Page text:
Serverless infrastructures provide huge advantages with respect to “classic” server infrastructures. One can easily understand this by looking at a basic AWS-based Serverless web application developed using AWS Lambda as the backend tier, DynamoDB on-demand (database), Cognito for Authentication, and S3-CloudFront for the frontend. An application like this will scale automatically, in real-time, to accept any amount of traffic and will cost significantly less than an EC2 hosted counterpart while being much simpler to deploy and maintain. Going serverless is thus a no-brainer in most situations: you’ll pay less for an application that will be able to scale better, will have increased isolation, security, and a much lower maintenance effort.
Nowadays several AWS Lambda-centered development frameworks have been created and they make the development of serverless applications on AWS a breeze (e.g. Chalice for Python, Serverless framework for several languages). Furthermore, they come with batteries included so it is pretty straightforward to create CI/CD pipelines using AWS native DevOps tools (CodeBuild, CodeDeploy, CodePipeline) and to integrate the serverless applications with several other AWS services such as SQS (Lambda based queue consumer architecture), SNS and Kinesis.
However, moving to a serverless architecture involves new problems and solutions with respect to more traditional architectures. Caching of both internal and external resources (e.g. database queries, frontend assets, and third-party APIs) in particular requires different tools and techniques from the ones used in more traditional architecture, and so does the management of long-running processes.
In a traditional application (e.g. Ruby on Rails or Django) cache is managed with a local or centralized redis/memcached deployment which is often used for everything, from frontend components to DB queries and external API calls responses.
In a serverless environment caching needs to be not only very fast to access (single-digit ms) and straightforward to use but also connectionless and infinitely scalable. These requirements make DynamoDB the most obvious, and usually the better, choice: when configuring a table as on-demand its write and read capacity scales automatically allowing the application to remain responsive even in case of a sudden steep traffic burst and the table access time from Lambda is single-digit millisecond. If an even lower access time is needed it is possible to activate Dynamo DAX Accelerator which can lower the read latency from milliseconds to microseconds!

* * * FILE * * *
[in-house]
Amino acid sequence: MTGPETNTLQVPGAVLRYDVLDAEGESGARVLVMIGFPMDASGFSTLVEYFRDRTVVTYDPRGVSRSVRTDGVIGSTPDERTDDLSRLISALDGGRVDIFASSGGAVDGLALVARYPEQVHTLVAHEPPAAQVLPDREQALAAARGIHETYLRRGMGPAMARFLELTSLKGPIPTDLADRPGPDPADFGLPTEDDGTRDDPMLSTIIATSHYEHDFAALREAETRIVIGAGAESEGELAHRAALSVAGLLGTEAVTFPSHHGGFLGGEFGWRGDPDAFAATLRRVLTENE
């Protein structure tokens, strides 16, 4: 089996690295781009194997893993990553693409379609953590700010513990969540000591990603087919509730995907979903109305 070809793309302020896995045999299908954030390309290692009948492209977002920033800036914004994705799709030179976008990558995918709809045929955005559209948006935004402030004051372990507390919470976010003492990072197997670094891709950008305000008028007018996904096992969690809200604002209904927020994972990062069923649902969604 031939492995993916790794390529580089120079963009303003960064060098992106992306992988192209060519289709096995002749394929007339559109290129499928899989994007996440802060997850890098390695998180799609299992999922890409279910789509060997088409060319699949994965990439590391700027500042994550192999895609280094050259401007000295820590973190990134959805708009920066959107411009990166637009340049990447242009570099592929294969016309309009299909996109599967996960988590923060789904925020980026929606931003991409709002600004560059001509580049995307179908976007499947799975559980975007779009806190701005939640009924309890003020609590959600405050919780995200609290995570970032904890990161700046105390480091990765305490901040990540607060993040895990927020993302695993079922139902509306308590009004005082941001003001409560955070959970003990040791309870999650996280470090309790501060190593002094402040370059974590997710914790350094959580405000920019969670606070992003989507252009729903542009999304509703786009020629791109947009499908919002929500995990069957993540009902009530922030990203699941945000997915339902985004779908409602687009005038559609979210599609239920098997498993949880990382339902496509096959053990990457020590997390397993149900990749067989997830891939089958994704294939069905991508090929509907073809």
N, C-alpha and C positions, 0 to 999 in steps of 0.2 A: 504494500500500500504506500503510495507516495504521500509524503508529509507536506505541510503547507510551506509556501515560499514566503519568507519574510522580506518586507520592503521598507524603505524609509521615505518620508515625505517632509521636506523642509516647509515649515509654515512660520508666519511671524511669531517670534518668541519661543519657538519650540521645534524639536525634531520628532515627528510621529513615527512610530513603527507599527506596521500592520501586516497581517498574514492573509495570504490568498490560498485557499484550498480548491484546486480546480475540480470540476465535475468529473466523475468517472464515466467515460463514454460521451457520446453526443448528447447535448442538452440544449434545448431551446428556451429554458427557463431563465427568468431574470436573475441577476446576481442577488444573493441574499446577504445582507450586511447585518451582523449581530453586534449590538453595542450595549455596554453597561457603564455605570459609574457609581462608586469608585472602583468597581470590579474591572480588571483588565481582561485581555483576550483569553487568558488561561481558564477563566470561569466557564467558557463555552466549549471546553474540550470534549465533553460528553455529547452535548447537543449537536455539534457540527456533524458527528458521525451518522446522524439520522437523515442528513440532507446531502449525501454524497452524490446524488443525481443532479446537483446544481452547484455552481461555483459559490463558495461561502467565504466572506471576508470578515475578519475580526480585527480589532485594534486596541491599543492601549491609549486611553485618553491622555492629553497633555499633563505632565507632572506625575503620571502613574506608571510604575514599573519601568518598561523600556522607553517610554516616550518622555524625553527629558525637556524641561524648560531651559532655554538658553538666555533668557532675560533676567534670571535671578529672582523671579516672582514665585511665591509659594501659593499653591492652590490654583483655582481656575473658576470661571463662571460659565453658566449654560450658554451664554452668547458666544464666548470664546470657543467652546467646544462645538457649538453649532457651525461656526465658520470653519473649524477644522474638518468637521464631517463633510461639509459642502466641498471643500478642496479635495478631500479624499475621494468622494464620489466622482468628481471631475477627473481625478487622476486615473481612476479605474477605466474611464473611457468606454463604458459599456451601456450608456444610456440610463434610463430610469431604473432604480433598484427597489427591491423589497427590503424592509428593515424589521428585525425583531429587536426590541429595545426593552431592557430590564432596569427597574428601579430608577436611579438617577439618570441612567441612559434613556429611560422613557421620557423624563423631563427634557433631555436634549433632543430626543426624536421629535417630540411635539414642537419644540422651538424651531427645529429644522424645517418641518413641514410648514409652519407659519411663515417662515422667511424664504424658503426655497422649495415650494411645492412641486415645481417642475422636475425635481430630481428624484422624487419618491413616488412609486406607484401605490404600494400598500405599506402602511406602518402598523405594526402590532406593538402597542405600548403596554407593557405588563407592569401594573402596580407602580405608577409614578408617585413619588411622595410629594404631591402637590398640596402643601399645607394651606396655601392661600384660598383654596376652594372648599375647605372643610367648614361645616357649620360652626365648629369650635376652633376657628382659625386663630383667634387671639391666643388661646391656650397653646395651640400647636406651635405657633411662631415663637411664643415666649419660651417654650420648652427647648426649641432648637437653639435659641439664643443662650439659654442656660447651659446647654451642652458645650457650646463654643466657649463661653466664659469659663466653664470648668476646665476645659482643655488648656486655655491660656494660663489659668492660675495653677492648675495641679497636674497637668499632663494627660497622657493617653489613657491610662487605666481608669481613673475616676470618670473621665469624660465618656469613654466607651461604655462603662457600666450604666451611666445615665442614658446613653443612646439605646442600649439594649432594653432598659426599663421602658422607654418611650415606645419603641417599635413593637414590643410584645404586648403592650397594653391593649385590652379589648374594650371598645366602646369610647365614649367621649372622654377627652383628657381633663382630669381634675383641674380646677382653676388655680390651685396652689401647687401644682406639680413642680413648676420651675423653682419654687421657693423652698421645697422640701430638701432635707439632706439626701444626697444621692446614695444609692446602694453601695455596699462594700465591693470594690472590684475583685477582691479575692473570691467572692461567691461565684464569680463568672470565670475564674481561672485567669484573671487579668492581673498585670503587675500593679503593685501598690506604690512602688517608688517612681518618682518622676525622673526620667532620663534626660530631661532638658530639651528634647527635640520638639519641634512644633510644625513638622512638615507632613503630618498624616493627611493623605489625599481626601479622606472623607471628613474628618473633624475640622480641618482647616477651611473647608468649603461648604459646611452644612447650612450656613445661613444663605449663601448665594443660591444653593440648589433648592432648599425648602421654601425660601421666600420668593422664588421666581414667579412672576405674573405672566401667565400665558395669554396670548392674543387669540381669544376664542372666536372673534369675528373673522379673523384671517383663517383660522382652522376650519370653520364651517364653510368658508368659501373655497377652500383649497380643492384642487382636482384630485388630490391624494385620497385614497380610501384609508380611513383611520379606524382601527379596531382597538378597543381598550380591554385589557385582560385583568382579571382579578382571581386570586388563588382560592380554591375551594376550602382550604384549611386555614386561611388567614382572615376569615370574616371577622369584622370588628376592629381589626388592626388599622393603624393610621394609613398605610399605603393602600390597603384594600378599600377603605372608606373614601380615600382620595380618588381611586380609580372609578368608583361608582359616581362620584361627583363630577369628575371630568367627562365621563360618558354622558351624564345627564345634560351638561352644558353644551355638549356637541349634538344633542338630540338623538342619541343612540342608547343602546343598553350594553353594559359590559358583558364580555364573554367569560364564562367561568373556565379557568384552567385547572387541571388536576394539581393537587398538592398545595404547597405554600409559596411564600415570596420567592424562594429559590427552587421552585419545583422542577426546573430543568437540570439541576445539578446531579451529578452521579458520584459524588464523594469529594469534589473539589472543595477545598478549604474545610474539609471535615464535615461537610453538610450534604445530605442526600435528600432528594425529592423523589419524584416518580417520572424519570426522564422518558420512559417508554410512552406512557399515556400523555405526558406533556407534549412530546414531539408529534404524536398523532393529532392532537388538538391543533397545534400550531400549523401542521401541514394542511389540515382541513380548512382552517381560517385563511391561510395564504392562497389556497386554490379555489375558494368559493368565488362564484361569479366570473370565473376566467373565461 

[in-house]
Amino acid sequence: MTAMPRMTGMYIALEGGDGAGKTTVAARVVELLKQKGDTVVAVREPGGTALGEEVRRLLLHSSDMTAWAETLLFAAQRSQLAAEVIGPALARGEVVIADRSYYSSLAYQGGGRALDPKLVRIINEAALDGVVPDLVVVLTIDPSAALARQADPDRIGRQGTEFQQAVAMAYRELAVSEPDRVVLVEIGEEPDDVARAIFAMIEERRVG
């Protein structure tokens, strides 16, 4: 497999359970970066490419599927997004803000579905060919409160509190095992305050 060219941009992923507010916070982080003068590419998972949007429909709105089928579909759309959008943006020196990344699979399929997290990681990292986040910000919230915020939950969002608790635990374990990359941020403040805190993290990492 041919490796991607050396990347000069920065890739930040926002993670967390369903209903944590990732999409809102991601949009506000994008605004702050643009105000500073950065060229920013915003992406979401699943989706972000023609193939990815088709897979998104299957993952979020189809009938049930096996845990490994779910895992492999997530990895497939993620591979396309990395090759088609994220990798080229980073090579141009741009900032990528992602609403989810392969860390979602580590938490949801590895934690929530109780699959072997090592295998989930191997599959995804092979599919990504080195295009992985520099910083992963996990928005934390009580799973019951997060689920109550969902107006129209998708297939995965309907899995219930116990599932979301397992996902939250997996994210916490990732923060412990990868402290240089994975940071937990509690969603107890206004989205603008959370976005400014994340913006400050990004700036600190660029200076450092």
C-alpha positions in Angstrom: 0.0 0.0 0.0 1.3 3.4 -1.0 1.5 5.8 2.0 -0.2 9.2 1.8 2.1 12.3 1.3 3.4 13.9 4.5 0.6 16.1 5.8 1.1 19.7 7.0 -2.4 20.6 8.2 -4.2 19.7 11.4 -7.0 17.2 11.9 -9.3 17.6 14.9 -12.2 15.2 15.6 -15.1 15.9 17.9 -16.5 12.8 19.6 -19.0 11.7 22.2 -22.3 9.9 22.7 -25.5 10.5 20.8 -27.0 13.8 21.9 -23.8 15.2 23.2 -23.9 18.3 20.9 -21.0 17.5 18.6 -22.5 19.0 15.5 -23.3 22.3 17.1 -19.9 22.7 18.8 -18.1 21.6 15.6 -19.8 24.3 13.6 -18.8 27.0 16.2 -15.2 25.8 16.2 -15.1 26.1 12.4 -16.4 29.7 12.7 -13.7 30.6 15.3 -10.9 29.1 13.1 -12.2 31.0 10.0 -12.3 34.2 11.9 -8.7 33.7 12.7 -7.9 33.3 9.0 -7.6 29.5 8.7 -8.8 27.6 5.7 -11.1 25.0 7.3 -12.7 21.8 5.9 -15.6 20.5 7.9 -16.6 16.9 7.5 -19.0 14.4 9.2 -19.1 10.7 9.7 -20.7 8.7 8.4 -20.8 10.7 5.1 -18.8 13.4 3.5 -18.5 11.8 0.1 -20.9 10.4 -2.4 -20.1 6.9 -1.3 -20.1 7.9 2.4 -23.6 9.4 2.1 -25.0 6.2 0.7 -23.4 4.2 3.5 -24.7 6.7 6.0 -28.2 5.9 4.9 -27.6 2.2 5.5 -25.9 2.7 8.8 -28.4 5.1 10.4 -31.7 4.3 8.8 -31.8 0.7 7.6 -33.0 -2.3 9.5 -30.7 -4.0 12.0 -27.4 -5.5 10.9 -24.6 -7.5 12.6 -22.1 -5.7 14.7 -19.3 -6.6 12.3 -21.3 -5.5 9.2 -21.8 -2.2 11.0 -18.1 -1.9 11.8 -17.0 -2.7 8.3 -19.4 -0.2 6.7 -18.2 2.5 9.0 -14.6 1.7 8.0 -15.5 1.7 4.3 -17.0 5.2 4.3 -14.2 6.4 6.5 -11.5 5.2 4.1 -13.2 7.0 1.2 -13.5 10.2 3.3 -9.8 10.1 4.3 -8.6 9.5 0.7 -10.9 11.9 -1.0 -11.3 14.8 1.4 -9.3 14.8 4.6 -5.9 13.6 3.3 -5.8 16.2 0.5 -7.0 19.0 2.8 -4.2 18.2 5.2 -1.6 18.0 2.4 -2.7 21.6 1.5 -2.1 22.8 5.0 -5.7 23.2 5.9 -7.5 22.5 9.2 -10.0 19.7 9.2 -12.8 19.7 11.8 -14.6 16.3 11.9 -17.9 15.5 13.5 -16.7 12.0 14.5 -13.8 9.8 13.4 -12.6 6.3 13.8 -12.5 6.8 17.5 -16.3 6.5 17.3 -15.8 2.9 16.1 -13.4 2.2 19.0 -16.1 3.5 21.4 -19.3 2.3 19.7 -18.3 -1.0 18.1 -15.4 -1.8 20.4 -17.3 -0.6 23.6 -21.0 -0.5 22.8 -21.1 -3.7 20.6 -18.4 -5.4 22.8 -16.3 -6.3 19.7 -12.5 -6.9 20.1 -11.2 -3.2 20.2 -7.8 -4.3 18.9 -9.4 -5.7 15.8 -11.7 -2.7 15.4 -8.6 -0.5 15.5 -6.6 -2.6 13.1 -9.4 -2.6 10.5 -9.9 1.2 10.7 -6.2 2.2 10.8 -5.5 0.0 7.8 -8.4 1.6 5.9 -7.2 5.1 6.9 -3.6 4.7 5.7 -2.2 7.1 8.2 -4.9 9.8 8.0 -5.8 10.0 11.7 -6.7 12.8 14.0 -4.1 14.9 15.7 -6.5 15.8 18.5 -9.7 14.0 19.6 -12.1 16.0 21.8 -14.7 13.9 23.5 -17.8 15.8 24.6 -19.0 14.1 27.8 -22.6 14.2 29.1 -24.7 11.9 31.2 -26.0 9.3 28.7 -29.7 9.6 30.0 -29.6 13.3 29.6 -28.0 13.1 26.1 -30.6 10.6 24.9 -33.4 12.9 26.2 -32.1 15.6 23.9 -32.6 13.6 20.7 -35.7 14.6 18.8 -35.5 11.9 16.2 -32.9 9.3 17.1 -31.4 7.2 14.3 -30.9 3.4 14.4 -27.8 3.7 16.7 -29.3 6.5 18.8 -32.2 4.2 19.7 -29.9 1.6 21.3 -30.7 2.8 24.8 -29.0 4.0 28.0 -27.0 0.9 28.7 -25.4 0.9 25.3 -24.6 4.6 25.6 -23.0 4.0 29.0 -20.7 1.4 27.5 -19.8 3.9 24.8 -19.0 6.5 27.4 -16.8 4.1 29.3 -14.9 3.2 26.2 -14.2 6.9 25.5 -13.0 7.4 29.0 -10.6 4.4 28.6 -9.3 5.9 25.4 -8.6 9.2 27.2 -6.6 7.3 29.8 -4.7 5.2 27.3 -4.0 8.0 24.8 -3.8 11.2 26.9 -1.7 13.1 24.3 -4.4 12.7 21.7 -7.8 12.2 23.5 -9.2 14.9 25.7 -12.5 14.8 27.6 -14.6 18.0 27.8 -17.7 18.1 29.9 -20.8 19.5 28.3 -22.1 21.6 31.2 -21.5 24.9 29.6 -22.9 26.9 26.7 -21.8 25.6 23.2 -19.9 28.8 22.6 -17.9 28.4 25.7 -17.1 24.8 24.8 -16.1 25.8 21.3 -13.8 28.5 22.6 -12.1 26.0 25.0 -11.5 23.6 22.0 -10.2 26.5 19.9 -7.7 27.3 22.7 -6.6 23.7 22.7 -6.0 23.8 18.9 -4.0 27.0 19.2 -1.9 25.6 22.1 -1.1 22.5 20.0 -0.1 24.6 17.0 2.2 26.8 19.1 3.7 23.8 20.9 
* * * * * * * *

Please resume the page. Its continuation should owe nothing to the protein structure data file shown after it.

Long-Running Jobs in a serverless web Application
In a traditional architecture, a web application would usually manage long-running tasks by spawning threads and sending notifications via open WebSocket connections. On the other end, a Lambda-based application would launch a long-running task using AWS SQS or Kinesis as a queuing service and Fargate containers or standalone Lambdas as workers. Particularly complex or contrived tasks can also be carried out by starting serverless workflows using AWS StepFunctions.
Finally, it is often useful to send notifications directly to the client browser in order to update the state of the frontend components in response to events such as the execution status of running tasks, notify the user of action carried out by other users (e.g. in online games), deliver messages and more and more often notify users about status changes of IoT devices.
While in classical applications it is possible to directly use WebSockets, even through AWS ELBs which supports HTTP/2, for serverless applications we need to leverage the AWS ApiGateway Websocket support which is also natively supported by several serverless frameworks, such as Chalice. When a Web socket connection is established by a client a lambda can be invoked by the $connect hook and it is able to register the connection id to a database, usually DynamoDB. When a user disconnects the $disconnect endpoint is invoked which allows our application to delete the connection from the connections table. Developing a logic to send notifications is thus pretty straightforward: when a message needs to be delivered from the backend to a user the ApiGateway @connections POST API is invoked using the id/ids of the user’s open WebSocket connections and ApiGateway takes care of forwarding the message in the open WebSocket channel.